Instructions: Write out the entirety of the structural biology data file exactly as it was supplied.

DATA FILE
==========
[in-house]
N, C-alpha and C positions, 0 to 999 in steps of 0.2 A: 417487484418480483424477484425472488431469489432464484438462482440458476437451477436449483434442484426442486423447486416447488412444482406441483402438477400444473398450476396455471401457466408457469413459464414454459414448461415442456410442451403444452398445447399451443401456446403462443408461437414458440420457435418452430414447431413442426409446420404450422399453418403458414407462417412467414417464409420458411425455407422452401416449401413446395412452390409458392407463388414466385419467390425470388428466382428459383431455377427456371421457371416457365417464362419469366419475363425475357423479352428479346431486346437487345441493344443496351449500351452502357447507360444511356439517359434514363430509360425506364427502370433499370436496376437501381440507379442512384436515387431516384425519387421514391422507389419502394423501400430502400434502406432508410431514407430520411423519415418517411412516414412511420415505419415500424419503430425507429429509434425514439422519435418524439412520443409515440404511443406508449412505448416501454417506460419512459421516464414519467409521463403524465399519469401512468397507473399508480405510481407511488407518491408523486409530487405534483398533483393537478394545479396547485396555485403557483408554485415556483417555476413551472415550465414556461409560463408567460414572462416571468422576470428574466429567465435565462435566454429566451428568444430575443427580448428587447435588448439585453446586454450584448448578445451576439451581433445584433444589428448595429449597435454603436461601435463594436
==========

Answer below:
[in-house]
N, C-alpha and C positions, 0 to 999 in steps of 0.2 A: 417487484418480483424477484425472488431469489432464484438462482440458476437451477436449483434442484426442486423447486416447488412444482406441483402438477400444473398450476396455471401457466408457469413459464414454459414448461415442456410442451403444452398445447399451443401456446403462443408461437414458440420457435418452430414447431413442426409446420404450422399453418403458414407462417412467414417464409420458411425455407422452401416449401413446395412452390409458392407463388414466385419467390425470388428466382428459383431455377427456371421457371416457365417464362419469366419475363425475357423479352428479346431486346437487345441493344443496351449500351452502357447507360444511356439517359434514363430509360425506364427502370433499370436496376437501381440507379442512384436515387431516384425519387421514391422507389419502394423501400430502400434502406432508410431514407430520411423519415418517411412516414412511420415505419415500424419503430425507429429509434425514439422519435418524439412520443409515440404511443406508449412505448416501454417506460419512459421516464414519467409521463403524465399519469401512468397507473399508480405510481407511488407518491408523486409530487405534483398533483393537478394545479396547485396555485403557483408554485415556483417555476413551472415550465414556461409560463408567460414572462416571468422576470428574466429567465435565462435566454429566451428568444430575443427580448428587447435588448439585453446586454450584448448578445451576439451581433445584433444589428448595429449597435454603436461601435463594436